Pizzas continued the uneven trend. The first time we tried the Truffle Pizza it was perfect, a thin crispy crust topped with a nice ratio of shiitakes, goat cheese, mozzarella, parmesan, a drizzle of truffle oil, and a handful of dressed arugula. The second time, however, the pizza was underbaked and overloaded, resulting in a gloppy mess. Our other two choices shared the unfortunate combo of soft crusts and piled-on toppings. At least the Fire and Smoke Pizza, featuring chipotle tomato sauce, chicken, roasted peppers, and smoked mozzarella, had zest. The Mediterranean Pizza, a blend of unsalted bland roasted eggplant, herbed goat cheese, preserved lemon, and kalamata olives, had none.

A friend and I found the JP Burger, a patty of grass-fed ground beef topped with Cambozola cheese, sauteed cremini mushrooms, bacon, and tomato, nicely cooked to medium rare as ordered, but characteristically dry and dense. Although we support the animal welfare and environmental and health concerns that favor grass-fed over grain-fed beef, our palates still craved the juicy fattiness of the latter. Another night the Sweet and Spicy Cobia Sandwich was wonderful, a baguette filled with a pan-seared, perfectly cooked fish filet, sambal mayonnaise, and shredded carrot-daikon pickle. The Porchetta Sandwich would have been wonderful if the kitchen had not forgotten to salt the meat. Without seasoning, the pork, though beautifully roasted and juicy, lacked savor, and the bun came to the table without the promised salsa verde, fennel sauerkraut, and spinach. A pile of tasty thin fries and a flavorless zucchini pickle accompanied all the sandwiches.

Although my friends and I liked the idea of the Grilled Romaine Salad, it proved to be an odd mix of disparate ingredients. The "potato croutons," very cheesy mashed potato croquettes, didn't blend well with the dried figs and toasted walnuts; the grilled chicken breast was perfectly cooked, but the roasted garlic dressing was rather bland. More successful was the Asian Layered Salad, a light combination of rice noodles, shredded vegetables and herbs, cashews, and cubed tofu in a ginger-lime dressing.

Specials also pleased and disappointed. One evening both my husband and my brother ordered a walleye special. Both perfectly pan-braised, they arrived dressed in a cider reduction and accompanied by a sweet potato puree and roasted Brussels sprouts. My husband thought the dish overly sweet; my brother found it wonderful. In both cases it was well executed. Another night I had a fine plate of pork tenderloin with squash spaetzle and spinach. Mushroom-parmesan quiche, a lunch special offered one quiet Saturday afternoon, came to the table blackened. I found it extraordinary that both the line cook and the waitress had thought it appropriate to serve the burnt slice.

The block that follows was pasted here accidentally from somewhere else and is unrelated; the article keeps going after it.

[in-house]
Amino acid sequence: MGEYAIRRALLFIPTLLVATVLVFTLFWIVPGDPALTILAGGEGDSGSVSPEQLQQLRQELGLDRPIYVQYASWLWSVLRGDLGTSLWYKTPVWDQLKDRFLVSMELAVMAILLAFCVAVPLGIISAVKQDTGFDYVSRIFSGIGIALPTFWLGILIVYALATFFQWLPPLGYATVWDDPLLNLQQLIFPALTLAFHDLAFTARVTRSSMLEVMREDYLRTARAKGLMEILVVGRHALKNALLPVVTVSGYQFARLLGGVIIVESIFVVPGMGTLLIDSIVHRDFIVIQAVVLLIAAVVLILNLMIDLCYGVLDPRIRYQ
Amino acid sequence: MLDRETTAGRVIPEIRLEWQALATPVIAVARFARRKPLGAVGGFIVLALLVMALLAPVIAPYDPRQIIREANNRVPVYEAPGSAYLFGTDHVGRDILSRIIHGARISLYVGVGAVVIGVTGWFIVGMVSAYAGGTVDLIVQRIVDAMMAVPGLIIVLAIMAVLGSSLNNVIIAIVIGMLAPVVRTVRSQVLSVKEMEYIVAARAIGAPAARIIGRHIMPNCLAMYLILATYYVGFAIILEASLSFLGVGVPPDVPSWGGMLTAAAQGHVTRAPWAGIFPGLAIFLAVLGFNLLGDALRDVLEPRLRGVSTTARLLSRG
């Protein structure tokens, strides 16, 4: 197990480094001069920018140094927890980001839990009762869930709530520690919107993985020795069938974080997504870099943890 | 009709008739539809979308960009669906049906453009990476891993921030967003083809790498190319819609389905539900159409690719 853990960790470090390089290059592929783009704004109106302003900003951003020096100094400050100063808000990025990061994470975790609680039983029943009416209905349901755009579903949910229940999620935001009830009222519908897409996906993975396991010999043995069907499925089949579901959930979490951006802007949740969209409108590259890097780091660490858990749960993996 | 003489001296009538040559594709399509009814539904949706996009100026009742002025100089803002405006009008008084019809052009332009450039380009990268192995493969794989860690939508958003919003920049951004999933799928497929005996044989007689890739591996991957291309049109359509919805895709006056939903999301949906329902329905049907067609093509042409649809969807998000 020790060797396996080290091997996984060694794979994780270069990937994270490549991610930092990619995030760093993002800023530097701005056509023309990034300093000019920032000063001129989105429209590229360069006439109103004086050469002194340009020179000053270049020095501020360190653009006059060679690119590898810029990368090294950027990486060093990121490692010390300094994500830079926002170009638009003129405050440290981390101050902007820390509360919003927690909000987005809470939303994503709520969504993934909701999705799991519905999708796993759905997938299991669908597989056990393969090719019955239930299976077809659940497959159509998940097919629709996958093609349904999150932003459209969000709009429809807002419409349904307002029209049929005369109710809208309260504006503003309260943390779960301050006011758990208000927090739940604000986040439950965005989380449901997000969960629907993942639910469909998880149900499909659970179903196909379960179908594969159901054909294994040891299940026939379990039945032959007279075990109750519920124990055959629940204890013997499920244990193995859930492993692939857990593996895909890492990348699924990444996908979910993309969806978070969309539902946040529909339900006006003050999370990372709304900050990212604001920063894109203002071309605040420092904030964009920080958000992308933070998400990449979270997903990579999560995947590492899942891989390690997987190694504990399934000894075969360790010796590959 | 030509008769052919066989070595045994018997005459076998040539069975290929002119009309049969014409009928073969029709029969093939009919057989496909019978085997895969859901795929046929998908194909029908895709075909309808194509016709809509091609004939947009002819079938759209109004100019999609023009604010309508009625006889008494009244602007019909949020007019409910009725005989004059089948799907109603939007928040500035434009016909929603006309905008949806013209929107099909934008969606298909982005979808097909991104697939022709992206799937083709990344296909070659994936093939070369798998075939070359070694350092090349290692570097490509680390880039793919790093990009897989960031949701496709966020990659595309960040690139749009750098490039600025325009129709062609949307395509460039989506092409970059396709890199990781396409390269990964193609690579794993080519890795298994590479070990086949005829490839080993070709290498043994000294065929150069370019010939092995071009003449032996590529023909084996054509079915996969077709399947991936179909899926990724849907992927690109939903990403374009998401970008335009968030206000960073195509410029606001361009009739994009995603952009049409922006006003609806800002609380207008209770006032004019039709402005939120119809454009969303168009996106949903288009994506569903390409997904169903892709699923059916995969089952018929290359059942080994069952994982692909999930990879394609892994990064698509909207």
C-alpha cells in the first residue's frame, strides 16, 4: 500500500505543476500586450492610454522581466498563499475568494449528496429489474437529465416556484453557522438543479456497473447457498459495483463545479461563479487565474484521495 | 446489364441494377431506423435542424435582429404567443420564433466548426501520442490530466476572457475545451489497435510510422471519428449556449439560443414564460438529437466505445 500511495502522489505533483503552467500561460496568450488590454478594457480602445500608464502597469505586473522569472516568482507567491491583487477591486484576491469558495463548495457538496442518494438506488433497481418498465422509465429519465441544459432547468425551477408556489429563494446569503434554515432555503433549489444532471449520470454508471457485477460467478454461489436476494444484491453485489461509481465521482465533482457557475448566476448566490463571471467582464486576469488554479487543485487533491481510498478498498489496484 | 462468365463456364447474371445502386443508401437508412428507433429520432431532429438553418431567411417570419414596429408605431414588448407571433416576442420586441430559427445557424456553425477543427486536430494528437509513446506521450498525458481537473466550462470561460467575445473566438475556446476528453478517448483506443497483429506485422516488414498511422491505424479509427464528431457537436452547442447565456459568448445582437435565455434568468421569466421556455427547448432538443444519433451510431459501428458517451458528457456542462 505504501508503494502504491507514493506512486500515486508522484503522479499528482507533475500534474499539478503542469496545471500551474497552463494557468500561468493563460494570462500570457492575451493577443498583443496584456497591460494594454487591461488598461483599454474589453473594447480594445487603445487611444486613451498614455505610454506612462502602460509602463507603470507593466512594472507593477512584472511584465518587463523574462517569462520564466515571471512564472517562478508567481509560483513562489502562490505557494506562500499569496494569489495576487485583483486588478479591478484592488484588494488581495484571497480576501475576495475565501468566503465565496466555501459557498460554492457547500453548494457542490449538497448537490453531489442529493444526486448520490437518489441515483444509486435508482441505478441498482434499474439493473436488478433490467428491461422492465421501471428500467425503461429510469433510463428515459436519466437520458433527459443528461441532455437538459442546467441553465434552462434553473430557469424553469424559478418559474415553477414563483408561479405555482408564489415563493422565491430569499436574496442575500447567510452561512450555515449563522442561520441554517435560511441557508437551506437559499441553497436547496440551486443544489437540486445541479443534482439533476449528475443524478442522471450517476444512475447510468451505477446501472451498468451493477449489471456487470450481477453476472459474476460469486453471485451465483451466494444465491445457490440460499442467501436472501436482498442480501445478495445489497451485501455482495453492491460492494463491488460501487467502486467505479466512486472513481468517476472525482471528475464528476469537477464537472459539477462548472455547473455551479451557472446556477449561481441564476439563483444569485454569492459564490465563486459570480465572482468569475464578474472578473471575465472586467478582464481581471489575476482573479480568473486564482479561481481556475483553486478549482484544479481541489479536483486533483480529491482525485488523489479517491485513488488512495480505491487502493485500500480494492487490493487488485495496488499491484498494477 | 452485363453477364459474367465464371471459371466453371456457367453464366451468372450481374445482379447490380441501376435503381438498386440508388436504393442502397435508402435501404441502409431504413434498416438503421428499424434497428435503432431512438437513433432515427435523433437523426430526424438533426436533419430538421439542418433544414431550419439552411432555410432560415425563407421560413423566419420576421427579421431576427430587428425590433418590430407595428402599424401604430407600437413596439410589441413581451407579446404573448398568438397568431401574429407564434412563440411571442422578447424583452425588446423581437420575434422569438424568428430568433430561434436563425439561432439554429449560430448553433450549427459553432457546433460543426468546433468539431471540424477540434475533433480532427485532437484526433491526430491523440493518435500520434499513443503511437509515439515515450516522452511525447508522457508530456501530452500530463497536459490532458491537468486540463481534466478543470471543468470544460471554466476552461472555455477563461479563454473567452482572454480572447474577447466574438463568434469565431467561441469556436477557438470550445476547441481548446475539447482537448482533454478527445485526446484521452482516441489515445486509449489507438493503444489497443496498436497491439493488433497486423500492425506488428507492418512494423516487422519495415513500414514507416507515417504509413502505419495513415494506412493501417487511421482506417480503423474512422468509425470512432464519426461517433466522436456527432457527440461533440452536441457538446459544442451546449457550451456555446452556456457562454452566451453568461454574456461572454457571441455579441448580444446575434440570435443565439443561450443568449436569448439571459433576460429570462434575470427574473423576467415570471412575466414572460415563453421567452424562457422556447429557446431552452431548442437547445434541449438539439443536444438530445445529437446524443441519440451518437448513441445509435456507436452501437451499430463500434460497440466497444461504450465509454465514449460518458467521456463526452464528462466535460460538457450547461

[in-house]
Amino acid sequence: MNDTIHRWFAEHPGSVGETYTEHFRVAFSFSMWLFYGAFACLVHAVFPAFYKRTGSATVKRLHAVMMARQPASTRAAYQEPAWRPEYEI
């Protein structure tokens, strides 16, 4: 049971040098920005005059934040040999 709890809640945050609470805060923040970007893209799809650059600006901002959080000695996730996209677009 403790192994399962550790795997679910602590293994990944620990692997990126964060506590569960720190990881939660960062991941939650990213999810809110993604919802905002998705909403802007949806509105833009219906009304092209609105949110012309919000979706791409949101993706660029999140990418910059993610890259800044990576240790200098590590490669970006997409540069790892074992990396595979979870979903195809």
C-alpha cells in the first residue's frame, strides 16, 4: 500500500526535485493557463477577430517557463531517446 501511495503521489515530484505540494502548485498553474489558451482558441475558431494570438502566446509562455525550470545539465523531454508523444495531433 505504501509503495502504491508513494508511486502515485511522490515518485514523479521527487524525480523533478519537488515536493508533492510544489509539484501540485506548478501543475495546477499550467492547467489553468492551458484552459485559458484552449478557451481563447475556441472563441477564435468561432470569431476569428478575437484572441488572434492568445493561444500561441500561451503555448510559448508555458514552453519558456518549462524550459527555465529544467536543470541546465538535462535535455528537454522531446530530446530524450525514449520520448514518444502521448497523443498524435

Since portions were generous, we tried only a few desserts. The Pumpkin-Bay Pot de Creme was seasonal and fine, but the Chocolate Tasting with Seasonal Fruit paired squares of bitter chocolate with ill-matched red grapes and far-from-seasonal strawberries (pear slices would have been a better choice). Another night a chocoholic friend ordered the Vegan Chocolate Cake with chocolate coconut "ice cream," and all of us thought the cake unpalatable, the frozen coconut cream chalky and insipid.

In addition to its many beers, the Jolly Pumpkin offers wines from northern Michigan's Peninsula Cellars. The brewery distills its own spirits, which we didn't try, and offers a lengthy list of nonalcoholic drinks--some, like the Berry Mojito, refreshing and fruity; others, like the Basil Limeade, more pureed salad than beverage.

Jolly Pumpkin's management has clearly taken pains to educate its staff on all aspects of the menu and the brewing of beer. Not only can they explain real ale, nearly everyone--with the exception of one waiter who made it clear he was ready to have us depart late on a Friday night--was uniformly friendly, pleasant, and enthusiastic.

Jolly Pumpkin was slammed with customers almost every time I was there, so it's hardly surprising that the kitchen had a few problems in its execution. But I admire its relatively daring menu, and--despite the bewildering array of restaurants on Main Street--it stands out from the crowd. If the kitchen, which certainly has the potential, catches up to the beer and the service, the Jolly Pumpkin will be one of the most interesting places on the street.

Jolly Pumpkin Cafe and Brewery
311 S. Main, 913-2730

Mon.-Thurs. 11 a.m.-11 p.m., Fri. & Sat. 11 a.m.-midnight, Sun. noon-11 p.m.
Appetizers $5-$15, entree salads and sandwiches $11-$14, pizza $10-$12, dinner specials $15-$22, desserts $5-$7. Salads, sandwiches, and pizzas 10-20 percent less at lunch.
Wheelchair friendly    (end of article)

[Originally published in January, 2010.]